Menopause, whilst a natural life transition that half the population will go through, has traditionally been a taboo subject, particularly between men and women. A UCL-led study carried out in May 2021 found that 9 out 10 women were never educated about the menopause – it’s therefore no stretch to conclude that men have generally been even less informed on what to expect and how to deal with it, especially when it comes to talking about menopause in the workplace.
The latest GenM Invisibility Report stated that 1 in 4 women have left their job due to menopause with only 1 in 5 women believing that their employer is well-informed about the subject and almost 50% of menopausal employees reluctant to discuss menopause symptoms at work for fear of being negatively perceived, sidelined or passed over for promotion. A staggering 88% would like more support from their workplace.
Equally, it can be difficult for male colleagues and managers to discuss female-related health issues dispassionately.
Bodyline Medical Wellness Clinics, who offer tailored menopause treatment and support as part of their corporate medical solutions, have collated the following tips for talking about menopause in the workplace.
Know what to expect
The menopause is about more than just a woman’s periods stopping. Usually occurring between the ages of 45 and 55 and lasting around 7 years, the average age for a woman to reach menopause in the UK is 51, although symptoms can start in the mid 30s with perimenopause and continue well into the mid 50s. Menopause is reached when a woman hasn’t had a period for 12 consecutive months and is no longer able to get pregnant naturally.
The menopause experience can differ greatly between women, with symptoms varying in duration and severity. There are 48 associated physical and psychological symptoms with the more widely known including fatigue, hot flushes, night sweats, difficulty getting to sleep and sleep disruption, headaches, weight gain, brain fog, loss of libido, mood swings and anxiety.
Start the conversation
Engaging the entire workforce, regardless of gender or age, is crucial in starting the conversation around menopause in the workplace. By organising meetings and webinars, and recognising events like World Menopause Day, employers can break the ice and create an open and inclusive environment for discussing menopause, ultimately fostering understanding and support among employees.
As a male manager, the more approachable you make yourself and the more knowledgeable you are about menopause symptoms and how they can affect a woman’s health and work life, the easier it will be for a female colleague to talk to you about her menopause and for you to identify what kind of support she might need in the workplace. Most people, even in a potentially embarrassing situation, would rather have an issue addressed than ignored.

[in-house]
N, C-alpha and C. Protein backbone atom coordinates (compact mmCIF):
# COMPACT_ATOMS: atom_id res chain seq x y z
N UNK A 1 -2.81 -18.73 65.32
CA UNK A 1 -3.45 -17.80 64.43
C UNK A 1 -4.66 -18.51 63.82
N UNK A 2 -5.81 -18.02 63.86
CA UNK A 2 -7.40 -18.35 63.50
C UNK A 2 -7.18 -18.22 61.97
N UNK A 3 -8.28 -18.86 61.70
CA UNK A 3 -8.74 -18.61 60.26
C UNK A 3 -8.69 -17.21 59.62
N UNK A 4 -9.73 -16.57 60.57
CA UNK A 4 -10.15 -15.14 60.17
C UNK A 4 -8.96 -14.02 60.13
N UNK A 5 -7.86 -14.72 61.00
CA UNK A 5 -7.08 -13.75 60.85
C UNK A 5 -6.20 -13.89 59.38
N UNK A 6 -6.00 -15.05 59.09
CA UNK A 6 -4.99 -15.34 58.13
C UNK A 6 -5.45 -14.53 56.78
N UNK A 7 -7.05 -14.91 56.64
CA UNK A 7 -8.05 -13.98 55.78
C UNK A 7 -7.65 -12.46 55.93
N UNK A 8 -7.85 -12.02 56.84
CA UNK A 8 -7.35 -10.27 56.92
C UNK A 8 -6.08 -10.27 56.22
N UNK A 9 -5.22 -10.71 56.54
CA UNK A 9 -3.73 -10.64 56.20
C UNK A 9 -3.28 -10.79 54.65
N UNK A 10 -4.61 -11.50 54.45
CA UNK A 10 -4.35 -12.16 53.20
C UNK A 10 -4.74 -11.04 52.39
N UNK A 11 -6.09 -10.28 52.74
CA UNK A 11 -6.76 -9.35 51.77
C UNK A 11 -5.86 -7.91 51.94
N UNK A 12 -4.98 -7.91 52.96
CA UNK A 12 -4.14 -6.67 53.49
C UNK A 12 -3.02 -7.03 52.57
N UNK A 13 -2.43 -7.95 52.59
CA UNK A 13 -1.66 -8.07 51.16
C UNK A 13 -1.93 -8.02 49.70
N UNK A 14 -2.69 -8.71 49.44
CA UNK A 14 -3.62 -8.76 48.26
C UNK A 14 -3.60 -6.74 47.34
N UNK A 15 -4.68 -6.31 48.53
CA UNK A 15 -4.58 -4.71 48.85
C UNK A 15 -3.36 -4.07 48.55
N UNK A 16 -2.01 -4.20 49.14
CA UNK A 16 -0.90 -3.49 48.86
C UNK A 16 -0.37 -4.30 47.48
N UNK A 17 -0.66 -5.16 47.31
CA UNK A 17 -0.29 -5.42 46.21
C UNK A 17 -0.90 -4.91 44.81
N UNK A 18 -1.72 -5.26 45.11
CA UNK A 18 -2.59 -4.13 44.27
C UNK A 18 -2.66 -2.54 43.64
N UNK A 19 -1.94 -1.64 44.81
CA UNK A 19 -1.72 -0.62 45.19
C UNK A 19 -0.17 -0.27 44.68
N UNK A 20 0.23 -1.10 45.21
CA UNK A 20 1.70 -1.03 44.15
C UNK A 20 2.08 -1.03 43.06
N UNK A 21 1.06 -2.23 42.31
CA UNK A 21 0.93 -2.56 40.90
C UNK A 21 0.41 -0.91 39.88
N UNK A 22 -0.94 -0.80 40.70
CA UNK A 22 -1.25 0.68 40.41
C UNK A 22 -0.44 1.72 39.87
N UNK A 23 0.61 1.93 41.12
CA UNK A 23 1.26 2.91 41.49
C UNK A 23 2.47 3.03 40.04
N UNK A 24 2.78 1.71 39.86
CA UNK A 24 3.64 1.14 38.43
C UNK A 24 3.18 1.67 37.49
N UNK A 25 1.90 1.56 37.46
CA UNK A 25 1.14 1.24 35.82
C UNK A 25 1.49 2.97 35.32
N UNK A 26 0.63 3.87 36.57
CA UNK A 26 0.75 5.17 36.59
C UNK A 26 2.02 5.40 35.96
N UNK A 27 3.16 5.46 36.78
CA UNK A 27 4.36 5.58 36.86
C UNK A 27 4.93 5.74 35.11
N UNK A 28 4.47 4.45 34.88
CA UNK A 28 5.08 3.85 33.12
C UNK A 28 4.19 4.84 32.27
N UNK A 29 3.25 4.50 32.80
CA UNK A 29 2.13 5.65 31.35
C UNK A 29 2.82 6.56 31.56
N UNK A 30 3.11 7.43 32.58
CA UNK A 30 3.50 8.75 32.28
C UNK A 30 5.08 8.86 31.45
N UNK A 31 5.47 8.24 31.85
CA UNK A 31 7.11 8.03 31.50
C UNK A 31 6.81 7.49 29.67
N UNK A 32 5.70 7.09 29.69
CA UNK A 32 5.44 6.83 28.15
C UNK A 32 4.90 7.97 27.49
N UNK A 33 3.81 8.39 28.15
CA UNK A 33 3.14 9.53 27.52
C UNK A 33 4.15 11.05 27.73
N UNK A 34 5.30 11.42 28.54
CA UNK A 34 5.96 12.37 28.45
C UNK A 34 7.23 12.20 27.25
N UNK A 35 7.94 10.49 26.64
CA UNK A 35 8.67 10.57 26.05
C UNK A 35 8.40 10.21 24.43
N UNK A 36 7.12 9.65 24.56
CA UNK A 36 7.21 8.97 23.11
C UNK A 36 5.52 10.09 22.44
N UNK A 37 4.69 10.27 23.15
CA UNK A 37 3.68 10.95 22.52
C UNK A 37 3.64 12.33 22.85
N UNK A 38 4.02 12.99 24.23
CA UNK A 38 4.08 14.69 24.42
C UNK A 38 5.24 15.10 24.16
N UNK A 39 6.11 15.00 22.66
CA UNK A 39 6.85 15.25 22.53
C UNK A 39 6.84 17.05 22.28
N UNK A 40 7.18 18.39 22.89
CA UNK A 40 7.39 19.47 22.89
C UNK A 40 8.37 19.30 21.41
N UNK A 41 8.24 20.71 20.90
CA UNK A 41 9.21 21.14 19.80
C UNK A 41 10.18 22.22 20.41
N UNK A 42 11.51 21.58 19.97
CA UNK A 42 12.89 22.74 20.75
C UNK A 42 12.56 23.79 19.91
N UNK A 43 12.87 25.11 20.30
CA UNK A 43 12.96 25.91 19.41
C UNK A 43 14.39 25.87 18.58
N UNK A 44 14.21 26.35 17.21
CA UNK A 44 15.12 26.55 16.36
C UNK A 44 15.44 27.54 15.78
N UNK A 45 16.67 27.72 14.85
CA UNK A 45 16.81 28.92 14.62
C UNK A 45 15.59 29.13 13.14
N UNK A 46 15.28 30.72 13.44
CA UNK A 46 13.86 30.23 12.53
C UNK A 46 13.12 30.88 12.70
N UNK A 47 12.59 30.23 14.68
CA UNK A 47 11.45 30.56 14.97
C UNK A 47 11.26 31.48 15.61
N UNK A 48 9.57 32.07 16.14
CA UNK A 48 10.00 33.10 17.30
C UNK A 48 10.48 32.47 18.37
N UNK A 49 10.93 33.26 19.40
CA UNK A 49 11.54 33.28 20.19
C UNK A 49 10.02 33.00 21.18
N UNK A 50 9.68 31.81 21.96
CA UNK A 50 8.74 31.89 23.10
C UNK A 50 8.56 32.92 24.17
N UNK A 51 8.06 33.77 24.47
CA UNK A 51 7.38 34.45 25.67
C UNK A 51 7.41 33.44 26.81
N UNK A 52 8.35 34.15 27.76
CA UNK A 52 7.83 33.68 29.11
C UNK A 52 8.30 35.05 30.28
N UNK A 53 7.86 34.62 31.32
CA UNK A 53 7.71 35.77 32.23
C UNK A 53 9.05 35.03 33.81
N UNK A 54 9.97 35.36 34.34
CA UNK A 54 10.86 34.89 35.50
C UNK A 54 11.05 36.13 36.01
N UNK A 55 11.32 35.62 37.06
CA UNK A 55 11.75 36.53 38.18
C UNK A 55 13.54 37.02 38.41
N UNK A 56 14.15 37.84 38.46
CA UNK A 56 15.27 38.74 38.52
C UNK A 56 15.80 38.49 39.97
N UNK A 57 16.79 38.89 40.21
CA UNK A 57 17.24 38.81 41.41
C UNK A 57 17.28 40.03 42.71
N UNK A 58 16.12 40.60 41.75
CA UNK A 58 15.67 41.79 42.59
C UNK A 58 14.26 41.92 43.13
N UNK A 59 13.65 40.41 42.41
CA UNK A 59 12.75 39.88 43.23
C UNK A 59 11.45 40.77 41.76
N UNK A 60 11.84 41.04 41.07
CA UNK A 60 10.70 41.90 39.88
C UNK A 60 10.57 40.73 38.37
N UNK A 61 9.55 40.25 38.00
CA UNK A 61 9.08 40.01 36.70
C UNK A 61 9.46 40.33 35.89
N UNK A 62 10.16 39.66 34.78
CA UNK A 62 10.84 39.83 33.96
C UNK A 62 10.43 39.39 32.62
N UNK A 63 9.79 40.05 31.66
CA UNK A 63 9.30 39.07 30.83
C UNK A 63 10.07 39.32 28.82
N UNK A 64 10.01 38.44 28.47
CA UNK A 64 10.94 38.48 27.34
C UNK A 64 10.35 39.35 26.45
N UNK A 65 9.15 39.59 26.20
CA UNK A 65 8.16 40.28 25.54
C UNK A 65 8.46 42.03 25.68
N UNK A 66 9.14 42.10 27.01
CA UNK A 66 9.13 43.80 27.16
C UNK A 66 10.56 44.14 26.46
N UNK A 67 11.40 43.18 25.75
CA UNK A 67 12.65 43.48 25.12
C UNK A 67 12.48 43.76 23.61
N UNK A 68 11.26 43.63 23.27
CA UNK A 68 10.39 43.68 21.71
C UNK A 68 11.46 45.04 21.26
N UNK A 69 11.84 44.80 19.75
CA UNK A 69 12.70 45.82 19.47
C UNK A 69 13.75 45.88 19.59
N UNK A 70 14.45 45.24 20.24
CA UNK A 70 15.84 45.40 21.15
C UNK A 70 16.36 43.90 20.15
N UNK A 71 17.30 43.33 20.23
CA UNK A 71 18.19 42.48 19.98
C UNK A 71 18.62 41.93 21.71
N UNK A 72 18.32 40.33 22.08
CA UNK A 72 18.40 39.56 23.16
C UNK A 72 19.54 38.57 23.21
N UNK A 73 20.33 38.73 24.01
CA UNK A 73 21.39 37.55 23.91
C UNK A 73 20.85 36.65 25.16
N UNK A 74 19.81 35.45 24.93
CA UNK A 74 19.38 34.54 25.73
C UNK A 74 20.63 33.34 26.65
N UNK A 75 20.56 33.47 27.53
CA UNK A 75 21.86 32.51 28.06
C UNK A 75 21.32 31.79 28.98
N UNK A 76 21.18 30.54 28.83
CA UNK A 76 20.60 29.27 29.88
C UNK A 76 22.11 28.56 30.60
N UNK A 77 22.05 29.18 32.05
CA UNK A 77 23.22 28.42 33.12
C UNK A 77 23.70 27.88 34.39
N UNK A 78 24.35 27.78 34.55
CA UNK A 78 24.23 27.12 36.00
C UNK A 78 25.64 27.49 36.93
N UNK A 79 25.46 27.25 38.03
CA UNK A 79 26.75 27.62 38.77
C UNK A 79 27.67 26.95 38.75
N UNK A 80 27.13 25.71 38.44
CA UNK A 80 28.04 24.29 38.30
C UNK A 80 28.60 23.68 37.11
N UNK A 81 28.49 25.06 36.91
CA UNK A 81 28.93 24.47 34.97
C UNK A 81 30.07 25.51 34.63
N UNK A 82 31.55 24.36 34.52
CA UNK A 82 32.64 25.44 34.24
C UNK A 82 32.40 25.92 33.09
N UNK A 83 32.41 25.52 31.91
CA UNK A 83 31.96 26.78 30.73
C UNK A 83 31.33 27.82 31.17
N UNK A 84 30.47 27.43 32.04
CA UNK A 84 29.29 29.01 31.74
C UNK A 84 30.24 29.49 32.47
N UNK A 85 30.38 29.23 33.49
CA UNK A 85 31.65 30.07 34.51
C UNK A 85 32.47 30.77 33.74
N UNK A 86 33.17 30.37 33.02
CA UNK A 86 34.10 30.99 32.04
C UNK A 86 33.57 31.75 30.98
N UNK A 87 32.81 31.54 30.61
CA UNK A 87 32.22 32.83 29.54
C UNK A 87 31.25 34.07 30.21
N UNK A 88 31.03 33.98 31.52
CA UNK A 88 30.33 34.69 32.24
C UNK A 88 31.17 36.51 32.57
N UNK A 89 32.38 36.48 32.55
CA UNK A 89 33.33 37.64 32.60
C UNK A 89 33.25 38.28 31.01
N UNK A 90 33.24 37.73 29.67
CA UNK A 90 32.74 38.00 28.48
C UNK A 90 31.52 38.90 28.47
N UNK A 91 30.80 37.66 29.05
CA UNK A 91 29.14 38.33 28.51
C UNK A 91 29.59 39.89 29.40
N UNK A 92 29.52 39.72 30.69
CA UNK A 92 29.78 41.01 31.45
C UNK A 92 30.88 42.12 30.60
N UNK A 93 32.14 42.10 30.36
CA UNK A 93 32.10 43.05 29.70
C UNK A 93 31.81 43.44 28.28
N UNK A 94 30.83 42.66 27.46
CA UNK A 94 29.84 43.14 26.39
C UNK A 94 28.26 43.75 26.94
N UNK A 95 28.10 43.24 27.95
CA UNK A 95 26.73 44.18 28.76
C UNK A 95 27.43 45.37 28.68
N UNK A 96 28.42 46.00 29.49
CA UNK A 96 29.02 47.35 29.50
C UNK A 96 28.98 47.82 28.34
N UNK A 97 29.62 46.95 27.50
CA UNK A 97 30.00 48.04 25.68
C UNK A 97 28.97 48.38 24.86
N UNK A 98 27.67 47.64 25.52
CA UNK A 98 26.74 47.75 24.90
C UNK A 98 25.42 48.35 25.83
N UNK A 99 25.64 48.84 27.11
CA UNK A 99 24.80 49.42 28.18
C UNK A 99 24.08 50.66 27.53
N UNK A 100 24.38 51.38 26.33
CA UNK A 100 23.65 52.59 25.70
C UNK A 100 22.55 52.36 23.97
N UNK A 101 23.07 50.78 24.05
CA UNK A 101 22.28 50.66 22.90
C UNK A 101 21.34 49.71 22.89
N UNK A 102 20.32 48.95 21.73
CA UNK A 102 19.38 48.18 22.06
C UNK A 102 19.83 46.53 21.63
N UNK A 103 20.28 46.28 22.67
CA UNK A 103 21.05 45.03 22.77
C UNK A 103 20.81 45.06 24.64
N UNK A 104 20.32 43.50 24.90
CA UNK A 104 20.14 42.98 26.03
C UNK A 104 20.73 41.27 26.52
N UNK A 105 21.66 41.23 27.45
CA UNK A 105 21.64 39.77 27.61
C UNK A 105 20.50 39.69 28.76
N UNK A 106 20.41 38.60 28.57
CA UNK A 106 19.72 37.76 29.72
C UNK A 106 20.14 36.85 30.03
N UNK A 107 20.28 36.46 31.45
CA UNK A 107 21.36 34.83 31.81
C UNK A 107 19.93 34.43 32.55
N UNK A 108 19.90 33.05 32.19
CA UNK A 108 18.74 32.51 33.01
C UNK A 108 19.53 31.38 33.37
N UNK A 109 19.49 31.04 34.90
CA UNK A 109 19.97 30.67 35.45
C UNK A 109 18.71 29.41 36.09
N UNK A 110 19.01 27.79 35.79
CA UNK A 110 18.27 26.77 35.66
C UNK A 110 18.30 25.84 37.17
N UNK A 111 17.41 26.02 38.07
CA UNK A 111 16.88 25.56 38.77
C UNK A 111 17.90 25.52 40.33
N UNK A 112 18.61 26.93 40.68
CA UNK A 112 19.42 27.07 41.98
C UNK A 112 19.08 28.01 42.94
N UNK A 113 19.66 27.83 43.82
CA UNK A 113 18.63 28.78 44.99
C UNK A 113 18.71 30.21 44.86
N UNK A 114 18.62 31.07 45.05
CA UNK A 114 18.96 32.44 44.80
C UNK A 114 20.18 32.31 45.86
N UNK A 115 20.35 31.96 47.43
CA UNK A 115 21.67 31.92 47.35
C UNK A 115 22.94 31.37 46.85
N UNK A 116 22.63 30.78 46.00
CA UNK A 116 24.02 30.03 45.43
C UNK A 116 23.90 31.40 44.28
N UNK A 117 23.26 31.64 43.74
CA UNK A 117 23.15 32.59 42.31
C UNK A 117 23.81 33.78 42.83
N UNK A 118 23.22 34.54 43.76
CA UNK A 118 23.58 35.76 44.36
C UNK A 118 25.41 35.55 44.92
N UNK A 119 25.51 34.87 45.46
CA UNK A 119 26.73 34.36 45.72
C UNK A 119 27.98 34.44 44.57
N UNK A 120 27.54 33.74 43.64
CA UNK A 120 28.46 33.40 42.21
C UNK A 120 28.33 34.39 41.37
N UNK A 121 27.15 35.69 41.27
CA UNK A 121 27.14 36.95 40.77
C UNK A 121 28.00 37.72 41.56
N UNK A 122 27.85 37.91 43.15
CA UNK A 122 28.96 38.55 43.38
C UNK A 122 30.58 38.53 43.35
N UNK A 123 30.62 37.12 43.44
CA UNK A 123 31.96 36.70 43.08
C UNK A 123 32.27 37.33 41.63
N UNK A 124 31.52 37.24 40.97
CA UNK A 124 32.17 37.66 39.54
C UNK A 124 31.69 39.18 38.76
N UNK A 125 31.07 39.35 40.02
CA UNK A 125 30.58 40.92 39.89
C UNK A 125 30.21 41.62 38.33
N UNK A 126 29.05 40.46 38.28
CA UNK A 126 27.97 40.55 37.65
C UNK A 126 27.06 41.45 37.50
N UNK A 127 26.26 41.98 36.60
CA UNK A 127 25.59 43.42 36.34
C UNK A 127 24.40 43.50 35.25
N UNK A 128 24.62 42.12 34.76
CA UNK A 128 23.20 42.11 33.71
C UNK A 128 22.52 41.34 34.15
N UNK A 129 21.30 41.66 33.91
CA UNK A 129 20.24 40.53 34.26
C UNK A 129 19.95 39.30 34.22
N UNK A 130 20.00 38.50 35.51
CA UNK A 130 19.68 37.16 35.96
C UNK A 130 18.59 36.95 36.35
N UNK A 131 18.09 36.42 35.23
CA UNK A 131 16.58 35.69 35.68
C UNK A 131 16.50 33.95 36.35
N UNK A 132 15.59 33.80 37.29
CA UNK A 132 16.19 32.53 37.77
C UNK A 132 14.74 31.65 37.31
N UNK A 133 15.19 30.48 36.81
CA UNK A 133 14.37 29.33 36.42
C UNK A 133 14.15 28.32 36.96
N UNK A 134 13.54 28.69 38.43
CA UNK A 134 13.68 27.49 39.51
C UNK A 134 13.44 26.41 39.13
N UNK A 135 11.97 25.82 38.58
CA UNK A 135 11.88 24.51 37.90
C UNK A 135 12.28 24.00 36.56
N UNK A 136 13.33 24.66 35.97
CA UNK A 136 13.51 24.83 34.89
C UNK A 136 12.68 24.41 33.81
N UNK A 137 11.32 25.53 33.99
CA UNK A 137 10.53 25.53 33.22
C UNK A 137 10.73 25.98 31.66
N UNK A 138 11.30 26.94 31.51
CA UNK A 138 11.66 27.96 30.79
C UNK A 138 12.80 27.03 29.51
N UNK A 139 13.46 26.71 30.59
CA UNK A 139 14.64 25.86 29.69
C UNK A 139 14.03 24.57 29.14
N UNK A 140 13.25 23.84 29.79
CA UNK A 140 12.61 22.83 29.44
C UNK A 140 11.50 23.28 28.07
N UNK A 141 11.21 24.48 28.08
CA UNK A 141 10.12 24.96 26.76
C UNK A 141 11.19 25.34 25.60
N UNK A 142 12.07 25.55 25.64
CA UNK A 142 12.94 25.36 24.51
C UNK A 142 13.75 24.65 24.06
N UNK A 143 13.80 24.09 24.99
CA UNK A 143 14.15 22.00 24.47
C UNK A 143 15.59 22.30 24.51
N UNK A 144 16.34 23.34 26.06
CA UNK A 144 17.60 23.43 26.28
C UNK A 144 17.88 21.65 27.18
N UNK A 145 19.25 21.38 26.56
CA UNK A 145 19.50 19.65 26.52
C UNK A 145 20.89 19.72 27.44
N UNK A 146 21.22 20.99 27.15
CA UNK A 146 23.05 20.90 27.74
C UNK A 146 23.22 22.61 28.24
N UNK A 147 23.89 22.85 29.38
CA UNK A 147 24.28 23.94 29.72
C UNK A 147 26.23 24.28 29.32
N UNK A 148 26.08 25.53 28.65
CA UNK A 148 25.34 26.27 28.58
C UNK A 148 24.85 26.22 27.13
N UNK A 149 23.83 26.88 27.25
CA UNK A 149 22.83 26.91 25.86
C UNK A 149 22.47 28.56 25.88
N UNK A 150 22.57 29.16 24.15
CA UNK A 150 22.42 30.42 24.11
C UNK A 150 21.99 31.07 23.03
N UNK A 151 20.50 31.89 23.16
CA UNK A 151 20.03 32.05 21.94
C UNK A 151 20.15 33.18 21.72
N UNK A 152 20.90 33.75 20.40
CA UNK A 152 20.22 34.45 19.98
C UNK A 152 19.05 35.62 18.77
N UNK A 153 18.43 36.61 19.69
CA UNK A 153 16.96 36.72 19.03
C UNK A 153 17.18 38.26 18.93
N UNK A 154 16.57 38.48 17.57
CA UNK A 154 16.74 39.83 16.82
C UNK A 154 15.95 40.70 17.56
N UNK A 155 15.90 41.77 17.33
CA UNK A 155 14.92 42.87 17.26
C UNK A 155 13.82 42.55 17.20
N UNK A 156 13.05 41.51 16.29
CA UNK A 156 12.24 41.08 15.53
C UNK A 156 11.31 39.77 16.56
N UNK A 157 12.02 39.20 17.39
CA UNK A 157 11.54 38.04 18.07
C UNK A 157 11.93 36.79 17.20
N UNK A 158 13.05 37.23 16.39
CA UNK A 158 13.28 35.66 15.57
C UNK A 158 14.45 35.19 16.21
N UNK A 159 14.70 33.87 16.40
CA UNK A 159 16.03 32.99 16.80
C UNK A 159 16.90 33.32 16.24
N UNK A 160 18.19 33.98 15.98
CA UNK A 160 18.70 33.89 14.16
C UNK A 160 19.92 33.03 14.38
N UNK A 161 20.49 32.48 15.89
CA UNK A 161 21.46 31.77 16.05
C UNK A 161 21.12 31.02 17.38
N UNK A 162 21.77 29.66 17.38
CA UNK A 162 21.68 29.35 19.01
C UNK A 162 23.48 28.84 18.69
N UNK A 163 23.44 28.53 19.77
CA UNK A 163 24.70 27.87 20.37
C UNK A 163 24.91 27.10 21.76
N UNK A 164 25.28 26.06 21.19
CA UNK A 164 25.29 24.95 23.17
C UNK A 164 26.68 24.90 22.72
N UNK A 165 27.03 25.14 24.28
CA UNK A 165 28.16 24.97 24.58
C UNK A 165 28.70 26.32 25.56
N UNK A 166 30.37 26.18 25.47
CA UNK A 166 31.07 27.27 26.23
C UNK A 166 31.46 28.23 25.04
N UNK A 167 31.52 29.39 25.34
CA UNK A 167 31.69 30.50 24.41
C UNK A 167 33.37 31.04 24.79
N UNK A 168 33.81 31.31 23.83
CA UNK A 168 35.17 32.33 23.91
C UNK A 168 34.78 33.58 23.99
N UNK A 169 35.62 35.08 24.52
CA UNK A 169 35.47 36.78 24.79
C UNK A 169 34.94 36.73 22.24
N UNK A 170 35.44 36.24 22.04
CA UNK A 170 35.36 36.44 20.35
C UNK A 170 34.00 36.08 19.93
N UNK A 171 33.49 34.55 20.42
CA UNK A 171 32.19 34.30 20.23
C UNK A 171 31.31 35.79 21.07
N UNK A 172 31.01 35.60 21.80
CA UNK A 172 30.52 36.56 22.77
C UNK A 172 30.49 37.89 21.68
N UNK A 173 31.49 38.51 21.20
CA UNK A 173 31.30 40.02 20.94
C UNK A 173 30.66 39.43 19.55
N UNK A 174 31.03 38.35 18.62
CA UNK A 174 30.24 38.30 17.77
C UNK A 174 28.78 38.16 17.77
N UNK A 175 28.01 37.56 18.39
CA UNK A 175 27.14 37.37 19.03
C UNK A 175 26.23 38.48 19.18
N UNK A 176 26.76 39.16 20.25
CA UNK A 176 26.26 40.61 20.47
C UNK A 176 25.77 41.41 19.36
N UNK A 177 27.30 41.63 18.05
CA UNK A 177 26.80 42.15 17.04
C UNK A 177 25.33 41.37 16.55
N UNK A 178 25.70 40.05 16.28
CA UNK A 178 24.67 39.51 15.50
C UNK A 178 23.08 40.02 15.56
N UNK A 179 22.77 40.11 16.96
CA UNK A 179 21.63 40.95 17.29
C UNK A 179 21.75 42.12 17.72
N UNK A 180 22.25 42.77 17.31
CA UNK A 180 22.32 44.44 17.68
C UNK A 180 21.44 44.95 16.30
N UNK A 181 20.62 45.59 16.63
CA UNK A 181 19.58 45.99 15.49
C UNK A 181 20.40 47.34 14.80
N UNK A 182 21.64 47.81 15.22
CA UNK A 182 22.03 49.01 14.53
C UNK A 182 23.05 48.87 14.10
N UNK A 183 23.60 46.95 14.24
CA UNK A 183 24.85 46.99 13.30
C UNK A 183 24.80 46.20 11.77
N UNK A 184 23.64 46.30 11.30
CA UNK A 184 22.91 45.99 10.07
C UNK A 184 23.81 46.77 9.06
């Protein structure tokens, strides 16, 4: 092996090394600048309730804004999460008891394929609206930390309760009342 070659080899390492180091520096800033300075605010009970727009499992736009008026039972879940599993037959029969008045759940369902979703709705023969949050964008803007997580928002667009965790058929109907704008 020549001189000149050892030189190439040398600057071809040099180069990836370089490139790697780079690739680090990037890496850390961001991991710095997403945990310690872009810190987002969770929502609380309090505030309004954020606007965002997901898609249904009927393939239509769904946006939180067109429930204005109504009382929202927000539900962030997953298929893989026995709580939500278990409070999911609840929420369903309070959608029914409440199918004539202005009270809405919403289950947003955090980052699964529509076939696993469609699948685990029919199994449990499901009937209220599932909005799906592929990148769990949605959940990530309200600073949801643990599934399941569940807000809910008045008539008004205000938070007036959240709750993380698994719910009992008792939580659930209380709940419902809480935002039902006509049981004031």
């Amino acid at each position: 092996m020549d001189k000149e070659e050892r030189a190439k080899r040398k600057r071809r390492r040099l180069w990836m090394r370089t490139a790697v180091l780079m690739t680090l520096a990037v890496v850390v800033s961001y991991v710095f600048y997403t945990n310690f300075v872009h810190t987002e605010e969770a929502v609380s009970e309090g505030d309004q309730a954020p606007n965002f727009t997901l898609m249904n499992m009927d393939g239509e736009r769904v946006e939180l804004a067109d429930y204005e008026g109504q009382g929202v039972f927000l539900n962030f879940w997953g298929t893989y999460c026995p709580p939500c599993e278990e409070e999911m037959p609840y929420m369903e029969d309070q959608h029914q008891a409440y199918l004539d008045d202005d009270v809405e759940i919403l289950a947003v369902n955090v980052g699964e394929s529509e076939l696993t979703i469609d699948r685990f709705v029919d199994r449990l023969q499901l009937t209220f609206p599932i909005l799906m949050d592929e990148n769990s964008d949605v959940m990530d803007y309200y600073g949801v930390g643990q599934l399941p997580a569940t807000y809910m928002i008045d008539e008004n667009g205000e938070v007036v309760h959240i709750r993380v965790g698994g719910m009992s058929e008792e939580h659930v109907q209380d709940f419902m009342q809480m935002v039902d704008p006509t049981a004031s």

Lead by example
Traditionally, menopause is not something that men have felt comfortable talking about, however in a workplace scenario, it’s a subject that everybody needs to know about. If a male manager is comfortable openly discussing menopause, then other staff will follow their lead, therefore creating a safe and supportive environment crucial for raising awareness and facilitating understanding.
Approach the subject as you would any other
Book a meeting room to ensure privacy and avoid unwanted interruptions, turn your phone off, be calm and empathetic, ask open-ended general questions but encourage the staff member to explain the situation from their perspective, listen to what’s being said, don’t make assumptions, remain non-judgemental, and foster empathy and understanding by shifting the focus towards the person involved rather than solely on the problem itself.
Implement a menopause policy
Promoting an open and supportive culture around menopause in the workplace by implementing an inclusive menopause policy – that also includes trans and non-binary staff members – is something that every organisation should be doing to help make the topic more mainstream. This can cover flexible working, menopause leave, guidance and support packages, and alterations to the physical working environment to help manage menopause symptoms.
Joanne is the editor for Workplace Wellbeing Professional and has a keen interest in promoting the safety and wellbeing of the global workforce. After earning a bachelor's degree in English literature and media studies, she taught English in China and Vietnam for two years. Before joining Work Well Pro, Joanne worked as a marketing coordinator for luxury property, where her responsibilities included blog writing, photography, and video creation.